Post 271 – by Gautam Shah



Architectonic elements over openings are mainly of carved, sculpted or formed nature, and occasionally drawn objects. The first set of elements exploit the sunlight and natural colour-texture of the materials. The drawn objects like paintings, mosaics and other surface renderings use colour, texture, shadows and reflections to convey the depth by contrast and delineation of outlines. Patterns and subject themes are also used for reinforcing the architectonic nature of the elements. Architectonic nature of the elements is also emphasized through the structural forms, construction details and joints.




The support base of lintel and springing points of the arch are made of different and harder bearing material. These are shaped like capital of a column, made wider, projected or recessed, and have a distinctive finish. Similarly the centre points, of the lintel and keystones of the arch, are made more noticeable by creating focus through grooves, medallions, radiating lines, or by forming like a superimposed element. The treatments are also in the forms of niches and projections that pretentiously repeat the form of opening.

Door of the Art Nouveau Building from the architect Jules Lavirotte, 29 avenue Rapp, Paris

Sides of the openings made in crude or rubble masonry walls are contrasted by articulated masonry edge blocks, like the quoins, additional surrounds and pilasters or full columns.

Door saints catholic, religion.

Quoins are the corner or edge blocks of better dressed stones or bricks, with structural or a decorative role. Quoins give the impression of strength and firmness to a building. The arch joints are continued in the quoins as a pattern. Quoins are also created as rusticated plaster pattern.

Pilaster and capital, Frankfurt (Oder), Germany

Jambs are the stones in the sides of a door or window opening. Stone jambs have a structural role of supporting the lintel, or a functional role of holding the wrought iron lattice.

Puerta de la colegiata, Lerma, Spain

A pilaster is a slightly-projecting or half column built into or attached on the sides of an opening on the face of a wall, or used to divide the wall in bays matching to structural columns. Pilasters often serve a structural role but are mostly decorative elements. The pilasters supporting the ledge, entablature, pediment, balcony or Chhajja projection above are often replaced by ornamental brackets. Pilasters decoratively support a recessed archivolt around a doorway. Pilasters take the form of a column that is part circle, half octagonal or half or partial square. Pilasters have a bottom rest and a crown or capital as the heading element. Classical pilasters follow the column orders such as Doric, Ionic or Corinthian columns. Pilasters rise from the floor, over a ledge or from a platform protruding at sill level, to the opening head level, however, double or triple storey pilasters covering a stack of several openings are also used. Indian temple doors have side columns with niches for minor deities like Gandharva.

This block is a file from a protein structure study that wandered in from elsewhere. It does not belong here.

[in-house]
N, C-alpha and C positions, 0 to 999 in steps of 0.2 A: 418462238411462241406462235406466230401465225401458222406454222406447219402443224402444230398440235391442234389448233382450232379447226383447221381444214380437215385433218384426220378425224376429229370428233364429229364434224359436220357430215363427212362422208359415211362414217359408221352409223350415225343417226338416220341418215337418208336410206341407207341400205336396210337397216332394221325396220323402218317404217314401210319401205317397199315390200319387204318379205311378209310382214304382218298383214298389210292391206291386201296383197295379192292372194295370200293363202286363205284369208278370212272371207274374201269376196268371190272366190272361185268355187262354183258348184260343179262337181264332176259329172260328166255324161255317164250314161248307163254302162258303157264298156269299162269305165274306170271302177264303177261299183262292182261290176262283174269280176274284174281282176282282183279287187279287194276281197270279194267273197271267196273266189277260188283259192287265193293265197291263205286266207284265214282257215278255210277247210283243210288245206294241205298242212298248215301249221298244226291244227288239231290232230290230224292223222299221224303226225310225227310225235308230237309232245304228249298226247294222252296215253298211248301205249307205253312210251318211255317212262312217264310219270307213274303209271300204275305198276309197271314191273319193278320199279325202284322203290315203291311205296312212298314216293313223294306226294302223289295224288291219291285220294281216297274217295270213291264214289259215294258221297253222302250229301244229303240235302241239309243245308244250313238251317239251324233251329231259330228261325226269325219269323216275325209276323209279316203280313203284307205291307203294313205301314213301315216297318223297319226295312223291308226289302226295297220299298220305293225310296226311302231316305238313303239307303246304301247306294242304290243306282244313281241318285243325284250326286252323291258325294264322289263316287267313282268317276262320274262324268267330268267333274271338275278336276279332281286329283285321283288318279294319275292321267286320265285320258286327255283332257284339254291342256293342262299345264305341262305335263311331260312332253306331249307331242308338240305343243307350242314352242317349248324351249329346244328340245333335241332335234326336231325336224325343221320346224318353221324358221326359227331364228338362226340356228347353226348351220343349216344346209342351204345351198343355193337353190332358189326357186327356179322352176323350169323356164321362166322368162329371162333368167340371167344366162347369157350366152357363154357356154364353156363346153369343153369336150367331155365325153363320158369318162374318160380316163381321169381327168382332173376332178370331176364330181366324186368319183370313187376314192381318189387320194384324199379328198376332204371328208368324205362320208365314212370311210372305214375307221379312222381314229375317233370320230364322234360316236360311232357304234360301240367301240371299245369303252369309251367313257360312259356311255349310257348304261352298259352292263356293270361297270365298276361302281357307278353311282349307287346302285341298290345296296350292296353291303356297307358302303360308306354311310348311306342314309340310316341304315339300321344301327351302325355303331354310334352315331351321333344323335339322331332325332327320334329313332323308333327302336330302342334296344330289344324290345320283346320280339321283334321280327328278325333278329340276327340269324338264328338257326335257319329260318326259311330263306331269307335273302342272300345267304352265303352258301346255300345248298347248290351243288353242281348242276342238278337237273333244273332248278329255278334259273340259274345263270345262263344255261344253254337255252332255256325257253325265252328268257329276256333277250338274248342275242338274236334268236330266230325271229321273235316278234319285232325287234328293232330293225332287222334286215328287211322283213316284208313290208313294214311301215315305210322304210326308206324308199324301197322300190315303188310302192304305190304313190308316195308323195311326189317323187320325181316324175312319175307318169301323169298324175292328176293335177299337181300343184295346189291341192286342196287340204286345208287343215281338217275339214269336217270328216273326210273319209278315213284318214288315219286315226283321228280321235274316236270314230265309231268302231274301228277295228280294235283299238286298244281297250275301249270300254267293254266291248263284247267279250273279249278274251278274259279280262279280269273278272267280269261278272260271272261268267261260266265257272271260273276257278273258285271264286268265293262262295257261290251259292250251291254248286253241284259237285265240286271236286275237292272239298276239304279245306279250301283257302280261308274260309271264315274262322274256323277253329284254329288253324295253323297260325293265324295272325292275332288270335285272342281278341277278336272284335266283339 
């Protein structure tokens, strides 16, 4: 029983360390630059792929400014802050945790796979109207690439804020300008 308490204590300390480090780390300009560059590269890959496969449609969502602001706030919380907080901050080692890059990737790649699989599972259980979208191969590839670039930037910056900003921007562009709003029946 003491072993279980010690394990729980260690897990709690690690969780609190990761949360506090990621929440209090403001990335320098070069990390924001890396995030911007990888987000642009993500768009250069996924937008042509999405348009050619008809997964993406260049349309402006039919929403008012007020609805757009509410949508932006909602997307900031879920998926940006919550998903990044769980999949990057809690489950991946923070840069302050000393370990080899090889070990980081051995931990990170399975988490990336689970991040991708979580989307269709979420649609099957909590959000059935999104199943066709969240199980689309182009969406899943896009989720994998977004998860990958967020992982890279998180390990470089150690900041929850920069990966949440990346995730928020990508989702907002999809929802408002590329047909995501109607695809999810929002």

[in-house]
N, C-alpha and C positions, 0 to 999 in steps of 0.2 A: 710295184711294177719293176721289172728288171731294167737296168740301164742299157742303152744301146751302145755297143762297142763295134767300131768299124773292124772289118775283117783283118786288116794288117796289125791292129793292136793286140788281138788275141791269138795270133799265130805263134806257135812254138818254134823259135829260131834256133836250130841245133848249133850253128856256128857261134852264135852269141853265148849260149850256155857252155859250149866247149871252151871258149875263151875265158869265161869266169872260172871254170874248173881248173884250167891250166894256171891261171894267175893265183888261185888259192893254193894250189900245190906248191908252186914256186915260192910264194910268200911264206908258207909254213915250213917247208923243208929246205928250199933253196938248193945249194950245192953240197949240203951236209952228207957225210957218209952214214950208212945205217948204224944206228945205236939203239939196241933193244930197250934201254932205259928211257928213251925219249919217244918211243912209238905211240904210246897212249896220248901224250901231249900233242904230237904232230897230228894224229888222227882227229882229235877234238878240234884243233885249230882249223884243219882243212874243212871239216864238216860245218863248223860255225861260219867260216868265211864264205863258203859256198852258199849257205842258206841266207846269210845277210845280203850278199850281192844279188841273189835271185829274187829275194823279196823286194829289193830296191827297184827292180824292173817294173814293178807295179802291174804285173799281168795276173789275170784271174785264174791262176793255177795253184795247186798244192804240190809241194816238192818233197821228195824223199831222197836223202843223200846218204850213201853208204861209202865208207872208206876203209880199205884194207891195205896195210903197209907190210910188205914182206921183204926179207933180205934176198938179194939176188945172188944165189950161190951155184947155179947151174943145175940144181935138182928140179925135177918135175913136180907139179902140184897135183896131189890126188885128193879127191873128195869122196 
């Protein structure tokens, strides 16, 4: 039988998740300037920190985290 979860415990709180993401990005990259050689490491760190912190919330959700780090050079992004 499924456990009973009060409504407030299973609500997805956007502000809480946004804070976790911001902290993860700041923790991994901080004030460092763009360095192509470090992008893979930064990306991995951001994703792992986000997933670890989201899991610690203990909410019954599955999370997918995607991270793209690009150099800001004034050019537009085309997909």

Corinthian pilasters. 1st and 2nd floors of a 19th building, 8 avenue de l’Opéra, Paris

Mouldings and Friezes are attached to frames of the openings or occur as a running band surrounding the edge of a masonry gap. The mouldings or friezes are created as a very distinctive border to highlight the opening gap and enlarge its visual scale. These are sculpted, painted, inlayed or decorated with mosaic work, ‘such as the soft blue-gray stone (piètra serena) was contrasted against a light stucco wall’. The ornamental features are usually a surface treatment and have very little depth or projection. Byzantine architecture used colour stone bands to visually interlink all openings. ‘Colour was used in Florentine architecture to stress the linear relationship rather than for overall pattern forming purposes’. Interior faces of jambs in Gothic architecture were fluted to increase the perpendicularity.

Detail of the University of Catania, aside the San Nicolò Church, Catania

Intrados and Extrados, are the underside or interior curves of an arch that is sometimes used to describe a curved vault or soffit.


Archivolt is ornamental mouldings or band on the inner curvature or underside of an arch. The bands are often receding from the largest arch in a front edge to the smaller arches over the smaller door or window opening. In Gothic architecture instead of the mouldings or bands, flutes or sculpted pieces were used. The word is sometimes used to refer to the under side or inner curve of the arch itself -the intrados.

Archivolts at Speyer Cathedral

Atlantes, Caryatids (male and female figures), and Herms (human busts) are used as columns, pilasters or inclined brackets near openings in European and Indian architecture.

Rue des Petites-Écuries (Paris) > Atlantes, Caryatids (male and female figures)